Patrick Lehmen can complete a day of accounting work without his right knee stiffening. He can sleep through the night. He is taking fitness classes and has set a goal to run a 5K race.
None of that would have been possible without Megan, an adventurous 22-year-old Minnesota woman Lehmen never met. Megan died in a skiing accident, but her decision to be a tissue donor has had a profound impact on Lehmen, a 40-year-old Jefferson City resident whose knee was rebuilt at the Mizzou BioJoint® Center with cartilage and bone donated by Megan.
“I just pray and thank my donor every day for what she’s given to me,” he said.
For more than two decades, Lehmen suffered from knee pain. His struggles dated back to his teen years, when his right kneecap regularly dislocated, preventing him from playing high school football and doing other activities. The condition worsened over time.
Because of his young age, a traditional knee replacement wasn’t a good option for Lehmen. He was a candidate for a different procedure for patients 55 or younger done at MU Health Care’s Missouri Orthopaedic Institute. BioJoint is a biological alternative to traditional joint replacement in which donated tissue grafts are used to rebuild joints.
That is why donors such as Megan are so important.
Although 95 percent of Americans support organ and tissue donation, only 54 percent are signed up as donors, according to organdonor.gov. An organ donor can save up to eight lives, and a tissue donor can improve up to 75 lives, according to donatelife.net.
James Cook, DVM, PhD, OTSC, director of the Mizzou BioJoint Center, and James Stannard, MD, medical director of the Missouri Orthopaedic Institute, value the donated tissue that makes their procedures possible. Since the Mizzou BioJoint Center opened in July 2015, Cook, Stannard and their colleagues set out to find new ways to increase access to the tissue that not only enables them to perform transplant procedures, but also helps ensure donor tissue is available to help as many people as possible.
The team developed the Missouri Osteochondral Allograft Preservation System (MOPSSM). The MOPS cartilage and bone preservation system effectively doubles the 28-day storage life that used to be standard. Before MOPS, roughly 70 to 80 percent of qualified donations would be discarded because the window of time for effective preservation was too short to allow for grafts to be used.
“We had to basically be on call so that when the tissue bank notified us of a match, we had to tell patients, ‘You literally have to have surgery this day. If that doesn’t work for you, we have to pass on this graft,’ ” Cook said. “Now, we typically can give patients at least a full month to schedule and prepare for the surgery. We can give options on surgery days and timing.”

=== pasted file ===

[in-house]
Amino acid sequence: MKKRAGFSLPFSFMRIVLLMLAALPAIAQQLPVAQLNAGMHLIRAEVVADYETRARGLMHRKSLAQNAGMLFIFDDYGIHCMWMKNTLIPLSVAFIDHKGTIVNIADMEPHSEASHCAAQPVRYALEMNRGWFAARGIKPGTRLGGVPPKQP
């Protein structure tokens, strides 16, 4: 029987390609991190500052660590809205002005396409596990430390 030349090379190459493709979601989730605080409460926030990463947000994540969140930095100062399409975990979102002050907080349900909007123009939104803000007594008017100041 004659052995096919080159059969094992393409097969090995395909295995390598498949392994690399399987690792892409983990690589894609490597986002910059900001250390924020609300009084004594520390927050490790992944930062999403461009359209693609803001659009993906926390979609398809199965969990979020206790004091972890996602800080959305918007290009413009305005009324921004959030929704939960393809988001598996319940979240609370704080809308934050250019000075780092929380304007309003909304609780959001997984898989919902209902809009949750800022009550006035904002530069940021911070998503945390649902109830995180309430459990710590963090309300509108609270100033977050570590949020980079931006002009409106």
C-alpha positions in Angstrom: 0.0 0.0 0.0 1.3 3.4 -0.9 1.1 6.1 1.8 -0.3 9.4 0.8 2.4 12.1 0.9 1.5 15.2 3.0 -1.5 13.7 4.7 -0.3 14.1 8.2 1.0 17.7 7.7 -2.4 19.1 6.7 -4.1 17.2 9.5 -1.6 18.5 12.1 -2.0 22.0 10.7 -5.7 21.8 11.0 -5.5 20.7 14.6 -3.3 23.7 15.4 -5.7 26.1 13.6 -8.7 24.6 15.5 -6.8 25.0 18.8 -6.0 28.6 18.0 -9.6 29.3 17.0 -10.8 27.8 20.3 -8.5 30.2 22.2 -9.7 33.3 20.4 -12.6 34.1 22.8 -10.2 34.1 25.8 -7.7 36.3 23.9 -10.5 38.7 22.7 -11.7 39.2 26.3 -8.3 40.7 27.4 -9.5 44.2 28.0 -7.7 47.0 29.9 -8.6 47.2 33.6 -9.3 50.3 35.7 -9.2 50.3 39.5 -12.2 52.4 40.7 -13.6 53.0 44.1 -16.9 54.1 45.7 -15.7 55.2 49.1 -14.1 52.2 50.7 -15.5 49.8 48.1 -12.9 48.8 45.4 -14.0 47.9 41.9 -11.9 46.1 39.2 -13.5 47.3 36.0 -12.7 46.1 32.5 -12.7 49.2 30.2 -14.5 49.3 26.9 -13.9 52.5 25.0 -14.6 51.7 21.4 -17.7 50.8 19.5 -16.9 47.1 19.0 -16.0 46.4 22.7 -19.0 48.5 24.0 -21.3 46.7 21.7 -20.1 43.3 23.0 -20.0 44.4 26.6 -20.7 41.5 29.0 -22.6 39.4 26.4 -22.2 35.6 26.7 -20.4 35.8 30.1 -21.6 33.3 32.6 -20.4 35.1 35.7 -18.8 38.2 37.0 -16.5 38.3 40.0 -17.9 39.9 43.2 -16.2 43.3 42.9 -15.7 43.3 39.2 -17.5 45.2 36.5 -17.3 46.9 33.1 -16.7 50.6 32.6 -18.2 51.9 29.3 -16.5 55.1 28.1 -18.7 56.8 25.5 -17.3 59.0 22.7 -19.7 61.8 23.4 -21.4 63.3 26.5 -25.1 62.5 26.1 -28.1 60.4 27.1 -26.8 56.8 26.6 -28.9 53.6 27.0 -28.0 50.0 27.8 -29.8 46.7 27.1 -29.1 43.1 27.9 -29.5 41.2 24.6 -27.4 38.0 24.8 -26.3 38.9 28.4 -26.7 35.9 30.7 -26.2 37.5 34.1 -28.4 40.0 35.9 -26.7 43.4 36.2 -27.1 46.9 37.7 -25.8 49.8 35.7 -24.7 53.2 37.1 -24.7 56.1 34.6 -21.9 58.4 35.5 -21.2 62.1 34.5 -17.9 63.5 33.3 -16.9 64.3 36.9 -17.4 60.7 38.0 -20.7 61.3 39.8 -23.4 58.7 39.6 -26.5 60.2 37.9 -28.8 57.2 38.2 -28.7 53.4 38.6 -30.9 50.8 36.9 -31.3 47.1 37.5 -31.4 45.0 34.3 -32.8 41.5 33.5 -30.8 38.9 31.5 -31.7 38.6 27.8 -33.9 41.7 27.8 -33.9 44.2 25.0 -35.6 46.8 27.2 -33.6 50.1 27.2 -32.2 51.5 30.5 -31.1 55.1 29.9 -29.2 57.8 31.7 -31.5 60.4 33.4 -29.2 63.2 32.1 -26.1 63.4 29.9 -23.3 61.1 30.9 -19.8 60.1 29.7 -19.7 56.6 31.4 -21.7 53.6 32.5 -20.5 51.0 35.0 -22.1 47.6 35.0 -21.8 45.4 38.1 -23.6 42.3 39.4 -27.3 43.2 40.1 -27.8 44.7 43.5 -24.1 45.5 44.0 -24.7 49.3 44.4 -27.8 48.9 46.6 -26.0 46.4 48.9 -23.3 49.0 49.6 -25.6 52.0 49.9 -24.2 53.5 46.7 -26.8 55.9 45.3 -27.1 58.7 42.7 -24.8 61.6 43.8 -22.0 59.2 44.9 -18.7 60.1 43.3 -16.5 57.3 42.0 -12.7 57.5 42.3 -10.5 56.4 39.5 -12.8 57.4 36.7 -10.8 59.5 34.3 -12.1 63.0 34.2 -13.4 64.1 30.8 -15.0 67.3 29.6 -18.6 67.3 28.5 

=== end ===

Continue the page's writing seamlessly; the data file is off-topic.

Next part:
When a qualified donor such as Megan emerges, the tissues are procured and sent to the Musculoskeletal Transplant Foundation in New Jersey for preservation in MOPS. A donor database is updated with graft measurements. With MOPS preservation, only about 20 percent of qualified cartilage-bone tissue donations go unused at MTF now.
Tissue donation provides anonymity, though the Mizzou BioJoint Center offers recipients the chance to thank their donors by writing a letter to the family. Donor families have the option to respond.
Megan’s family wrote to Lehmen and told him Megan was born blind but never let that hinder her pursuit of adventure. She led a full life, pursuing an advanced degree in information technology and spending free time waterskiing, downhill skiing and even skydiving. Her family had the tough discussion about what Megan wanted to do with her organs and tissue should tragedy strike.
“Most everyone knows to check the box on your driver’s license to be a donor, but there’s also a major Step 2 that people should do, and that’s talk to your family,” Cook said. “If you’re an organ donor, it’s really important that you discuss it with your family so they know that you are very serious about it. They need to be fully on board and honor your wishes at that very difficult and emotional time. It’s always a tragic thing that a life is lost, but the tragedy can turn to triumph.”
For living proof of tissue donation’s importance, look no further than Lehmen. More than 15 months removed from his BioJoint procedure, Lehmen said he is “feeling really good.” He completed his physical therapy at the Capital Region Medical Center Healthplex West in Jefferson City but still takes a variety of workout classes at Capital Region's Sam B. Cook Healthplex in addition to doing exercises at home.
“I don’t really know how to thank them,” Lehmen said of Megan’s family. “We may find a way to meet in person someday, and I would be more than willing. That would be the least I could do. I just told them how thankful I was.”